3. Jonathan Broxton, Reds – I really didn’t know what to make of this trade at first, but after seeing Broxton for the first time in a Reds uniform last night, I think this was a great move by Walt Jocketty. The Reds have won games this season because of their pitching, the stats say so, but as a fan, I also know how important it has been. Their surprising dominant rotation and the depth they have in the bullpen will carry them to the playoffs, unless they have a monstrous collapse, which doesn’t seem likely. So, lets map it out. In a best of five series the Reds can throw out Johnny Cueto, Mat Latos, and Homer Bailey. Those starters each can be relieved by the likes of (in this order each game), Logan Ondrusek, Sean Marshall, Jonathan Broxton, and Aroldis Chapman. Wow, is that real? Even without an injured Ryan Madson, all the Reds need to do is get a lead. I think Broxton was a smart move and played to the strengths of the NL Central leaders. He allows Dusty Baker to rest some of his best arms through the last two months of the season, mixing in the likes of Jose Arredondo, Sam LeCure, and Alfredo Simon more than usual, and making sure his studs are as fresh as they can be come October.
2. Zach Greinke, Angels – Well this is a no brainer, right? As much as every ESPN analyst loves this move and the Angels for that matter, Greinke is a good get for any club at this point in the season. I like the Angels just like I like the Diamondbacks, in the sense that I think their best baseball is in front of them, making them a dangerous team in the American League. What a great rotation in Anaheim now: Jered Weaver, Zach Greinke, Dan Haren, and C.J. Wilson. There are no opposing teams that will be able to match that in this season’s playoffs. Let’s just hope the hype doesn’t ruin this team’s potential. I liked the Angels in the AL before this trade, and now I think this just stabilizes the Angels rotation, improving their chances to win the division and make a run at the World Series. I always do a double-take when I look at the standings and only see the Angels nine games over .500. I expect them get on a winning streak in August.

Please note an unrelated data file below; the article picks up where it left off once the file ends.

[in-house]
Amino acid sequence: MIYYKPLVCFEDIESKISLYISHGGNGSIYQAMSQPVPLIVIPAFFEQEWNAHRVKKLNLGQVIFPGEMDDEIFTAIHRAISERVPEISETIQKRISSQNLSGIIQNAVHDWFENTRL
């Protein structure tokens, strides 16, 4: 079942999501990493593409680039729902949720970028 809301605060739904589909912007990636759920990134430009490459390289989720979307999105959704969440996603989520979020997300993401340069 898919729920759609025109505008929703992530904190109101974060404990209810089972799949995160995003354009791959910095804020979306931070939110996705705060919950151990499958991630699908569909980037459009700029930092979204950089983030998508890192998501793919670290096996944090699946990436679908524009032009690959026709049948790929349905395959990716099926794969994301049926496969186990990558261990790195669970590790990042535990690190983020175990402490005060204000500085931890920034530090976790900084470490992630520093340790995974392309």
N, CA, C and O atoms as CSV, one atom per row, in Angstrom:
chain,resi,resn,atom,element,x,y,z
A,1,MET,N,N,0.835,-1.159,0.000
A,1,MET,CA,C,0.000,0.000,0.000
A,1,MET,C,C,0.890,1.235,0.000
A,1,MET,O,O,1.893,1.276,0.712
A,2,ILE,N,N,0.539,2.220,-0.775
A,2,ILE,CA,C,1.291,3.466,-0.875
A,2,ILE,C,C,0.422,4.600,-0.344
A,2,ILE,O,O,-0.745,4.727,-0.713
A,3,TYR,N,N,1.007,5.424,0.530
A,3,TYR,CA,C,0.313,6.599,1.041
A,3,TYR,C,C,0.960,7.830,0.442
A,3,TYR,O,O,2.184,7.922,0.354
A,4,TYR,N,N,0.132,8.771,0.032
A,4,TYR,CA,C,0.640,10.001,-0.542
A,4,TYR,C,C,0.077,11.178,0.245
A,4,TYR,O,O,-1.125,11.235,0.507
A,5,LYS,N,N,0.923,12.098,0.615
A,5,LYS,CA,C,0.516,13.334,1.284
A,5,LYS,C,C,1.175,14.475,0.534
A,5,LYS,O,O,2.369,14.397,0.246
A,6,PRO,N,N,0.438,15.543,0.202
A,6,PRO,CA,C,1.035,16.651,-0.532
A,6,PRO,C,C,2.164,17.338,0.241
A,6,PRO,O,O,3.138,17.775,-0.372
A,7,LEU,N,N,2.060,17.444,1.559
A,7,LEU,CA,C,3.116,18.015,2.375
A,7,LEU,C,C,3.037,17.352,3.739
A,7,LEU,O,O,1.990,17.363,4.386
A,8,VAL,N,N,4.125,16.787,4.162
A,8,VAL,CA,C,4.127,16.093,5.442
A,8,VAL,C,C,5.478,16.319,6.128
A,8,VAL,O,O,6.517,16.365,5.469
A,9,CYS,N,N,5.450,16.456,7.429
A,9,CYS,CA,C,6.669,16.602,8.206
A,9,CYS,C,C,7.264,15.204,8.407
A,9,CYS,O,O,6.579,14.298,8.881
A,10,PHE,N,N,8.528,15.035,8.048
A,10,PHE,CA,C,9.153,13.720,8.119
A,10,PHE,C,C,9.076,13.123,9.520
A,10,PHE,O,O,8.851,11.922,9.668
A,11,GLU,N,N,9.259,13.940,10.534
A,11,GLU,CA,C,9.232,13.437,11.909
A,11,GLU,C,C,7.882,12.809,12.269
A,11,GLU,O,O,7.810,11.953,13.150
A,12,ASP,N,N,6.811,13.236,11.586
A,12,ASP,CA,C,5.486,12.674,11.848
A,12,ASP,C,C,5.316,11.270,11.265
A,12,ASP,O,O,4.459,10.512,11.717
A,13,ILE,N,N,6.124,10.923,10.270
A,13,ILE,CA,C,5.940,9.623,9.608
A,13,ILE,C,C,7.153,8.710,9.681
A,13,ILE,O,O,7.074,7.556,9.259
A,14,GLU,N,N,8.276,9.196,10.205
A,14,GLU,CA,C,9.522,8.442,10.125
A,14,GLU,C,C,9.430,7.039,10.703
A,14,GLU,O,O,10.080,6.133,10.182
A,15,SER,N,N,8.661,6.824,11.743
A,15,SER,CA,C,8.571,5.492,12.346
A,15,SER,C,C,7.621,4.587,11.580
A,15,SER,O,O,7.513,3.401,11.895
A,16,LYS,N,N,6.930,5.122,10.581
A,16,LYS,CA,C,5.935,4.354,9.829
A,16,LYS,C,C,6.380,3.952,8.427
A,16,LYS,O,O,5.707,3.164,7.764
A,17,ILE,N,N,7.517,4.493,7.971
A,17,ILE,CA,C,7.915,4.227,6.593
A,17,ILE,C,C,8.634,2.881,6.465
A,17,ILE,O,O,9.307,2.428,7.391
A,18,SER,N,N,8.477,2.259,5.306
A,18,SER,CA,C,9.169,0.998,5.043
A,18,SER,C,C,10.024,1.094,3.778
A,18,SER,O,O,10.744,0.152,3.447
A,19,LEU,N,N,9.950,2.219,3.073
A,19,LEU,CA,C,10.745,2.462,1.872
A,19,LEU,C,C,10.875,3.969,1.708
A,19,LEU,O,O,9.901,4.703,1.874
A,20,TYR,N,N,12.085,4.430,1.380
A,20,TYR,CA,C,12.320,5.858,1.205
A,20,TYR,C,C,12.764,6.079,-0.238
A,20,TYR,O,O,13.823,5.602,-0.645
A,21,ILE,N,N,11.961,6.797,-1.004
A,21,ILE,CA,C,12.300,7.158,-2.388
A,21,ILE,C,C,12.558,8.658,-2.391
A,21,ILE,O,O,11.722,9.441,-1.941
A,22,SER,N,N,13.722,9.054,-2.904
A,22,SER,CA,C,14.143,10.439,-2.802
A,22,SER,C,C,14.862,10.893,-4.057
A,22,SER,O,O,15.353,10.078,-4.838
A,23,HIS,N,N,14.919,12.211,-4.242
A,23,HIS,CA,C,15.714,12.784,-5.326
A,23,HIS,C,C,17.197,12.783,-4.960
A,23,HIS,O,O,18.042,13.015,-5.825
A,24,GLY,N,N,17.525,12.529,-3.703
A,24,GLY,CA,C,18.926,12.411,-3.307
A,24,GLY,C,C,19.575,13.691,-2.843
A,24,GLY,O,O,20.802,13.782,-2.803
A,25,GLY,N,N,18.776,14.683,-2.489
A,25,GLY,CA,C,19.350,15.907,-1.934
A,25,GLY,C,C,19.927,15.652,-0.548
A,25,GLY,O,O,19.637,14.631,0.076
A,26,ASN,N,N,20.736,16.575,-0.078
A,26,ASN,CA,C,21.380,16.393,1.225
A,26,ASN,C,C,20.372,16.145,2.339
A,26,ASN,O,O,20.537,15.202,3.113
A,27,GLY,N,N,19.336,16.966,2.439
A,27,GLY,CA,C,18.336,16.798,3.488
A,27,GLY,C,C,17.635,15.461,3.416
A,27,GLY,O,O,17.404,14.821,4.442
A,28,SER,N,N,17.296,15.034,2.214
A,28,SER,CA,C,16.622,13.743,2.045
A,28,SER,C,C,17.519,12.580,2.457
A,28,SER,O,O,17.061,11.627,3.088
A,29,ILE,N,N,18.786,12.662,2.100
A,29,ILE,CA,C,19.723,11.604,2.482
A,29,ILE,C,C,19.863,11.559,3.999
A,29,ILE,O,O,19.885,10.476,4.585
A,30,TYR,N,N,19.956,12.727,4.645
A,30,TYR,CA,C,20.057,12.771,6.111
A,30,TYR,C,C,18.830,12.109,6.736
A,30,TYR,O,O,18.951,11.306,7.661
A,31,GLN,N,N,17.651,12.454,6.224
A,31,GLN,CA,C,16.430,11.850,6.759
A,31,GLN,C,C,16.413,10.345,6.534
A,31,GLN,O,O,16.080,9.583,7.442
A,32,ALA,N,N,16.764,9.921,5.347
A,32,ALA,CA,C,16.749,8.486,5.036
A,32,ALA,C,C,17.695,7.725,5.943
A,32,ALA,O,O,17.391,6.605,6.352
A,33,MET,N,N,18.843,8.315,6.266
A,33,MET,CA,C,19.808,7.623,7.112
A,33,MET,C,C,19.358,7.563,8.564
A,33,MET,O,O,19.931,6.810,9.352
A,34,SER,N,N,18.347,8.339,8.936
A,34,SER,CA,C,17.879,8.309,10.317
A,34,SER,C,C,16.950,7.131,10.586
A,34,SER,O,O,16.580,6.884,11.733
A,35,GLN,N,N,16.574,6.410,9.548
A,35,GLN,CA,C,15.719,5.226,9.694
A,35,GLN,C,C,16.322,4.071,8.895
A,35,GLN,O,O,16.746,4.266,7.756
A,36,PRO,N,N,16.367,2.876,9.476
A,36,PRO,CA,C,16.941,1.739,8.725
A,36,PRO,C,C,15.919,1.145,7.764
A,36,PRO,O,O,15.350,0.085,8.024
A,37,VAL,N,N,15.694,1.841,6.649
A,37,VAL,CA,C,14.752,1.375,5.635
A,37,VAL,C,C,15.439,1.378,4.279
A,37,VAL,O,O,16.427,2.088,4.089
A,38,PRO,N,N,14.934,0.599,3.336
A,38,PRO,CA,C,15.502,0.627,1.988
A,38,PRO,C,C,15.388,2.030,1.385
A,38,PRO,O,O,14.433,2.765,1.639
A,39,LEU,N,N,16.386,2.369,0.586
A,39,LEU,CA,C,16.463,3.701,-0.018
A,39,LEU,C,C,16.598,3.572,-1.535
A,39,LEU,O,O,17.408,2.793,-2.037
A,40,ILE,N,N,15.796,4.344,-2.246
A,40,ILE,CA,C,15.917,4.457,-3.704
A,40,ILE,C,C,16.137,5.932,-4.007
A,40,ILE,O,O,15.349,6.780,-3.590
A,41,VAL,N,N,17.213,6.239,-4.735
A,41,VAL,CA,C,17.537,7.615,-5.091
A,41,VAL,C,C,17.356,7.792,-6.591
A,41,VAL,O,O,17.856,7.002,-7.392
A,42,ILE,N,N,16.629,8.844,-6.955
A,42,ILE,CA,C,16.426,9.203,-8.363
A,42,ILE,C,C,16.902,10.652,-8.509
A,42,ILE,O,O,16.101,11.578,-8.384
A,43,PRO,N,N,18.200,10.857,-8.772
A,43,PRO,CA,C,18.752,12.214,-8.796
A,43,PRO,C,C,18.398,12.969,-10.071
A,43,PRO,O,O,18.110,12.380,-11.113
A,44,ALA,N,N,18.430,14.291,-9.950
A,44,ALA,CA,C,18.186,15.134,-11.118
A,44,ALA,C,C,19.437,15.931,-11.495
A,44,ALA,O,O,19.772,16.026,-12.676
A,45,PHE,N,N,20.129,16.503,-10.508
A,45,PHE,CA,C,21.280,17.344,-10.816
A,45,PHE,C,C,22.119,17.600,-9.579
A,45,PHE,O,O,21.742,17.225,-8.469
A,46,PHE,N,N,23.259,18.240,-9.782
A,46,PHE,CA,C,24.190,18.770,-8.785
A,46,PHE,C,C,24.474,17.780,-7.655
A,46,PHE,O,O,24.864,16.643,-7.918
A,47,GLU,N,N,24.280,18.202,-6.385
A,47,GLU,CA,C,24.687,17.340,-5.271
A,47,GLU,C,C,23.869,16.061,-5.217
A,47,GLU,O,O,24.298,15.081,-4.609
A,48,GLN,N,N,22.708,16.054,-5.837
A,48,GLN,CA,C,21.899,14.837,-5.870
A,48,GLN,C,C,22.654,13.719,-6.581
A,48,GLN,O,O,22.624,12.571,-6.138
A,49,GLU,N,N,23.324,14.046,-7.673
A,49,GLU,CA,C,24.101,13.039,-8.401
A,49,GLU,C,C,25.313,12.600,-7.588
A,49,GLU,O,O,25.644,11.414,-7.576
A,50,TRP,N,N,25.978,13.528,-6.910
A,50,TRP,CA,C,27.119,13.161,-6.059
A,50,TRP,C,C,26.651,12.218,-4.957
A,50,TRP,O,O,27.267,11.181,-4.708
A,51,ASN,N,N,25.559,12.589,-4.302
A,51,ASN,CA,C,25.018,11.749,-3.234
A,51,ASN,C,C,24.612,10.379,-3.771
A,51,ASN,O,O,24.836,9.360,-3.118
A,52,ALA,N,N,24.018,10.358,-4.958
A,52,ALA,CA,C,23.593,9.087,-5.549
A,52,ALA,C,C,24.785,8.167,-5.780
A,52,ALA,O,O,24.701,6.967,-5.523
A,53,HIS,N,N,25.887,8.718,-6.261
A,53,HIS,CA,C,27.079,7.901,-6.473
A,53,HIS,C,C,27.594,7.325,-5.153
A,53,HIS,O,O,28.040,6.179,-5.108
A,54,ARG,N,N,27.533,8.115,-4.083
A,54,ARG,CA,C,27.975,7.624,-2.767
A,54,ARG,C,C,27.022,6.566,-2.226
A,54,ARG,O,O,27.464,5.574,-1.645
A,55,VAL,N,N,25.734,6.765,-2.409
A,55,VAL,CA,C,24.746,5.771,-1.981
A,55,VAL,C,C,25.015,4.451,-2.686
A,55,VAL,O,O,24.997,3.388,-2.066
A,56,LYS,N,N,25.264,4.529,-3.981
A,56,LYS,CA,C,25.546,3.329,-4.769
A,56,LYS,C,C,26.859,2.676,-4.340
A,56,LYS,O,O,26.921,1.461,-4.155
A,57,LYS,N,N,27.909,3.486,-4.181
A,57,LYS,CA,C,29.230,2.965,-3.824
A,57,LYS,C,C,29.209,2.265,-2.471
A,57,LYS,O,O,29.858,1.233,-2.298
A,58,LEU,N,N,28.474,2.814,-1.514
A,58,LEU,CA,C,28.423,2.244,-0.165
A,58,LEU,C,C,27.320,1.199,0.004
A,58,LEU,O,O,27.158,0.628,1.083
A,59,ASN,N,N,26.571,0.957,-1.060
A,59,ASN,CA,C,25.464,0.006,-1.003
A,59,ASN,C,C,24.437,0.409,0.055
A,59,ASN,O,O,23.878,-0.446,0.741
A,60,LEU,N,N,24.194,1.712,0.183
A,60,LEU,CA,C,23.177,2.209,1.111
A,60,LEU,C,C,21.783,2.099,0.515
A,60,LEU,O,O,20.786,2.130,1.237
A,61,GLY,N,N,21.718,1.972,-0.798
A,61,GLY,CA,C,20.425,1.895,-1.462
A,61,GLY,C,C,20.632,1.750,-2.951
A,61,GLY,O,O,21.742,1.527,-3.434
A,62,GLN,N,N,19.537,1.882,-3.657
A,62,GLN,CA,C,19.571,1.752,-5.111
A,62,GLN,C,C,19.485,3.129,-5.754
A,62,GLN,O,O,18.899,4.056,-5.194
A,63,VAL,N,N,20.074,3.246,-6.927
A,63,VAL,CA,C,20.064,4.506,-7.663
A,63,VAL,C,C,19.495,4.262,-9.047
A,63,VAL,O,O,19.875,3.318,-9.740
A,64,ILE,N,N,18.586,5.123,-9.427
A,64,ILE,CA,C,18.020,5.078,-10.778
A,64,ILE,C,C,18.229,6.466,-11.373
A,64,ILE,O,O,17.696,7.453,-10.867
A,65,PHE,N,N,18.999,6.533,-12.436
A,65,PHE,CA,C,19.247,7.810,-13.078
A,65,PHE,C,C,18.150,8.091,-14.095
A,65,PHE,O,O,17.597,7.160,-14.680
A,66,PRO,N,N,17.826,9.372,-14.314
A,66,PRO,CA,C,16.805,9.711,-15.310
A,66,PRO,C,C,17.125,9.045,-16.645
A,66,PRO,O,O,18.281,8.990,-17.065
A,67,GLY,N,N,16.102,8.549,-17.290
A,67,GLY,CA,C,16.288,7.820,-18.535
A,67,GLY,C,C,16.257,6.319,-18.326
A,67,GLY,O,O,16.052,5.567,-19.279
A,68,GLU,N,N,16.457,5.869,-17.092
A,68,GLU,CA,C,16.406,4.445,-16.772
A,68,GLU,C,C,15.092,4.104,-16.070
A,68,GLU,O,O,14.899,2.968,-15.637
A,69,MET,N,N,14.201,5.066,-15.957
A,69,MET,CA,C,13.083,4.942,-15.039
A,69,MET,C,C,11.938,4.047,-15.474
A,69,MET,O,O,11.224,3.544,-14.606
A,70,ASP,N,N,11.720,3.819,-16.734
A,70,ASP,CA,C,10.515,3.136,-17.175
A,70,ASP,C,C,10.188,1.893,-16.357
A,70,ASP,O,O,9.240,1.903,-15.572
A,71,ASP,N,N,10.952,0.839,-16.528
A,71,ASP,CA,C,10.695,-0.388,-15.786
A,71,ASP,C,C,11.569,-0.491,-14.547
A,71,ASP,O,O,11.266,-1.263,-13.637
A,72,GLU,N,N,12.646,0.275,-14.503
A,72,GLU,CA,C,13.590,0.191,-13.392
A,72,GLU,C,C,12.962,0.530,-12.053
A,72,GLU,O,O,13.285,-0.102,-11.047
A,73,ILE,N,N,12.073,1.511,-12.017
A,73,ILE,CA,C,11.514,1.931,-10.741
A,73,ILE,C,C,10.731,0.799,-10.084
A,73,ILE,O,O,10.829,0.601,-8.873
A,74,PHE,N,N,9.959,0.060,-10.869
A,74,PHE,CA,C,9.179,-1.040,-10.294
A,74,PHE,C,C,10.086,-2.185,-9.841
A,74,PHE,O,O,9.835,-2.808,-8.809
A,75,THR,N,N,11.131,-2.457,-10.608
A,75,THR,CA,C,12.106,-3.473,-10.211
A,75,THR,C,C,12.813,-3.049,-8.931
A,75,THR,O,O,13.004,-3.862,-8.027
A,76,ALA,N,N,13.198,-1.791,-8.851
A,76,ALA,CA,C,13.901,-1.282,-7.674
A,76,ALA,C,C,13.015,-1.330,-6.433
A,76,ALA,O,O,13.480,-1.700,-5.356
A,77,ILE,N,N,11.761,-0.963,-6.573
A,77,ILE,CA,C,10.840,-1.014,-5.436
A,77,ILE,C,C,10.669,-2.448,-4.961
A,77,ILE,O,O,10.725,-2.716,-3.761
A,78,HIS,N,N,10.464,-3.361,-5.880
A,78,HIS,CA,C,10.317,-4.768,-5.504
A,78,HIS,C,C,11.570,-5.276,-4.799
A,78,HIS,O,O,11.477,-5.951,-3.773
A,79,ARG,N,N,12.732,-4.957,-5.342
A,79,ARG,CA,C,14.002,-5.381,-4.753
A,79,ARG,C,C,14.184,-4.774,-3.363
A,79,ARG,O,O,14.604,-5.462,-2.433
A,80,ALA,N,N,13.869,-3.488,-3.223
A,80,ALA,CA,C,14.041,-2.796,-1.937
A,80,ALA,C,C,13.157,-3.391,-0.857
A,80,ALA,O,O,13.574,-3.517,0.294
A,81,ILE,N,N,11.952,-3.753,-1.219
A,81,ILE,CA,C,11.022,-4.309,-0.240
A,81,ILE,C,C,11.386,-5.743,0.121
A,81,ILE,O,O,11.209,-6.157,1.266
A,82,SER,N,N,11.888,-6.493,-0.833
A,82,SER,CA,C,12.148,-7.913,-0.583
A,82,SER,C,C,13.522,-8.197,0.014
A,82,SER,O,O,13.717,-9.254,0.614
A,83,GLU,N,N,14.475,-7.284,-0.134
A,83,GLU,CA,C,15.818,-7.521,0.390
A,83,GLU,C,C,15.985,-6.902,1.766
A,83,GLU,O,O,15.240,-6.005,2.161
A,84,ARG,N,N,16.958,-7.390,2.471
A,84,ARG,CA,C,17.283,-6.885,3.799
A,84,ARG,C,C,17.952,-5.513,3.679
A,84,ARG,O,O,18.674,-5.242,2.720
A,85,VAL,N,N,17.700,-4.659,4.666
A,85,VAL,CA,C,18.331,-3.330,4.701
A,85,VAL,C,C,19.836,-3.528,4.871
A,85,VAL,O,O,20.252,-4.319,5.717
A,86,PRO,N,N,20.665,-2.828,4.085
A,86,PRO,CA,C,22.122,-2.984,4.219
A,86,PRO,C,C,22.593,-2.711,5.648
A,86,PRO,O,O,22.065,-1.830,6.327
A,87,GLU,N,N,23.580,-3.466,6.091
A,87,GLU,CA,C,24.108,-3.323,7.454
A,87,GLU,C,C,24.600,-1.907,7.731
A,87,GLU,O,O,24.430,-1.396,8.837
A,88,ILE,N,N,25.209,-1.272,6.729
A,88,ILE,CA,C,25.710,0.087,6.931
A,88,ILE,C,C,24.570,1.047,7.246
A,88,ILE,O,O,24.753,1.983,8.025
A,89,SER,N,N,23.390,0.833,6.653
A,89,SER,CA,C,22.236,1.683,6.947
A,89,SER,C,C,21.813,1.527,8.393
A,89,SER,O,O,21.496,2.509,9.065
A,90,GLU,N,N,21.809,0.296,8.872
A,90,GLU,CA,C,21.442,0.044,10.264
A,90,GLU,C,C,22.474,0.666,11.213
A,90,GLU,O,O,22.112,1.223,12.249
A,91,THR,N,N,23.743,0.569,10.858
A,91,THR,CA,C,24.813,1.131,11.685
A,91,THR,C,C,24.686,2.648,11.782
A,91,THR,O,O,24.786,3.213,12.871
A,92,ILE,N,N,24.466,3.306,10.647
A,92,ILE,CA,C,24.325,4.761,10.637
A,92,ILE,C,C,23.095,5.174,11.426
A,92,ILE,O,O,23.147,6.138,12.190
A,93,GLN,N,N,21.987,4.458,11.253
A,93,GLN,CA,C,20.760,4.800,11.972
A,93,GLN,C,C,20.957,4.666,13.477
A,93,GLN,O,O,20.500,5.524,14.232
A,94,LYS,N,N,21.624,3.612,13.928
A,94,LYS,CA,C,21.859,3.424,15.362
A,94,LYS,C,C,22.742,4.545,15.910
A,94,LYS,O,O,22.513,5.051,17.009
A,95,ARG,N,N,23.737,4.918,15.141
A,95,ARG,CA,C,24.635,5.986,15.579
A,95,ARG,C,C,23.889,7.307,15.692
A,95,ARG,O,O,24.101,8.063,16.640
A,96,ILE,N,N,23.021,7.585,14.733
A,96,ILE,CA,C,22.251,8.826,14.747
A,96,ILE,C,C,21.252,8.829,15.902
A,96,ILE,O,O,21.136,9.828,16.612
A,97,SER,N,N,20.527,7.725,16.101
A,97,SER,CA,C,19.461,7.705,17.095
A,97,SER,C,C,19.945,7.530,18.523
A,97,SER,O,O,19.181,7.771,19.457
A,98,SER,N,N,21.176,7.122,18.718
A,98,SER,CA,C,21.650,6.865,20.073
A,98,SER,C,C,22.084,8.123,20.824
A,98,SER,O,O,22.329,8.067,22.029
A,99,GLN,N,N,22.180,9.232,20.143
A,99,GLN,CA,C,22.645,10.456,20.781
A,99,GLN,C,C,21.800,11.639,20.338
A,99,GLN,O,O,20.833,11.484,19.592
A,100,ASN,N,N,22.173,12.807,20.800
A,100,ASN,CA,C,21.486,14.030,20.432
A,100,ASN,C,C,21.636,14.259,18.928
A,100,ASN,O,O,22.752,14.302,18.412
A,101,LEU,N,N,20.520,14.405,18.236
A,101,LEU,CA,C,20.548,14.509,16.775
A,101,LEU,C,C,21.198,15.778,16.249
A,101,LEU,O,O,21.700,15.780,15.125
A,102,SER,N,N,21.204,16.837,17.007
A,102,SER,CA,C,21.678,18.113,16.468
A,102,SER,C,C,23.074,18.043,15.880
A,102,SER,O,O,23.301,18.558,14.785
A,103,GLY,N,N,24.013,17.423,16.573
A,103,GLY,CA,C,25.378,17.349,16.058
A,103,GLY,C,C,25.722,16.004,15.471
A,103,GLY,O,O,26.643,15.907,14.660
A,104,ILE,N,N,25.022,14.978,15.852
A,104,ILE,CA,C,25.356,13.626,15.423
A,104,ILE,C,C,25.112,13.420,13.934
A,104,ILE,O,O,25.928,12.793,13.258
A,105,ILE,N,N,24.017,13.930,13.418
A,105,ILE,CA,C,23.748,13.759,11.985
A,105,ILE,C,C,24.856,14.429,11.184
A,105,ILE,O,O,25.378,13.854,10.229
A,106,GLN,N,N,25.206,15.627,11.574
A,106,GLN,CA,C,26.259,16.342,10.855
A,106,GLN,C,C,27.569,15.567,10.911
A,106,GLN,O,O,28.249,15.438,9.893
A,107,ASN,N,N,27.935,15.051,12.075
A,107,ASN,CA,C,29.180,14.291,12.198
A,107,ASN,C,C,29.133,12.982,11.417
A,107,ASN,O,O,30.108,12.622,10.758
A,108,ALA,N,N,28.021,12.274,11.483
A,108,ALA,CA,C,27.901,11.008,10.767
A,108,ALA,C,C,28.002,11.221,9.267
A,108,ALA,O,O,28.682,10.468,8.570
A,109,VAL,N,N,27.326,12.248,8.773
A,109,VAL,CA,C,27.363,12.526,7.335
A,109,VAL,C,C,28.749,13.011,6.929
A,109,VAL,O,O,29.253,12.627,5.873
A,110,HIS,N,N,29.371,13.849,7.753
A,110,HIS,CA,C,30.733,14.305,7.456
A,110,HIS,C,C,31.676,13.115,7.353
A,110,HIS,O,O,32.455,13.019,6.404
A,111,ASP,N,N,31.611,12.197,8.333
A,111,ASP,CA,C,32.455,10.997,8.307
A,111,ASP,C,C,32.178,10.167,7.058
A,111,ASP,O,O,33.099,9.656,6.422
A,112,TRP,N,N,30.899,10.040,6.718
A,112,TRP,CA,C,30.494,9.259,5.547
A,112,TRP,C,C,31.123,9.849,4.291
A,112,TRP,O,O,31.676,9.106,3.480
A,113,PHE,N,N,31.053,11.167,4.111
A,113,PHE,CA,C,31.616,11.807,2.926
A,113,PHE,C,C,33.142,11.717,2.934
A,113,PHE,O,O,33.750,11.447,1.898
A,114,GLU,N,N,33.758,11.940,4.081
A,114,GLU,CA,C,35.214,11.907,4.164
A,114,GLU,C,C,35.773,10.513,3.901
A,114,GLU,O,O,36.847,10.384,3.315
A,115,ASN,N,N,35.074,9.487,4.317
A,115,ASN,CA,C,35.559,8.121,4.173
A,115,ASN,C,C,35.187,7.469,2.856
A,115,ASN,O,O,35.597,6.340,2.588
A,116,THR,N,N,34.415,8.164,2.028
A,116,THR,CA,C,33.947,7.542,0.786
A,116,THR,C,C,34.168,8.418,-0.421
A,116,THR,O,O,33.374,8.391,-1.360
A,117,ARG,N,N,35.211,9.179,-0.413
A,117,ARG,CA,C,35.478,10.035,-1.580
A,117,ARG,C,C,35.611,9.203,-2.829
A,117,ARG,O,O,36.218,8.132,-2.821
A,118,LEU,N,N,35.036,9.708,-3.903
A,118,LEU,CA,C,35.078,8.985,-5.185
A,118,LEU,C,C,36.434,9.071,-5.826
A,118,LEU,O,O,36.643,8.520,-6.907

1. Hunter Pence, Giants – I’ve always liked the Giants pitching, but I’ve never liked the Giants lineup on paper, until now. The Giants have always worried me when they played my favorite team, because of their unique pitching staff, and their “tough to play in” ball park. Pence improves and bolsters the Giants lineup, helping them get runners on base in front of Melky Cabrera and Buster Posey. I think the Giants will win the NL West and make a push towards another World Series appearance because this team is built for the Fall. Once Pence settles in, expect big numbers from a guy that Philadelphia might have moved a little too early in his career.
Stay tuned for the next edition of TheSportsKraze.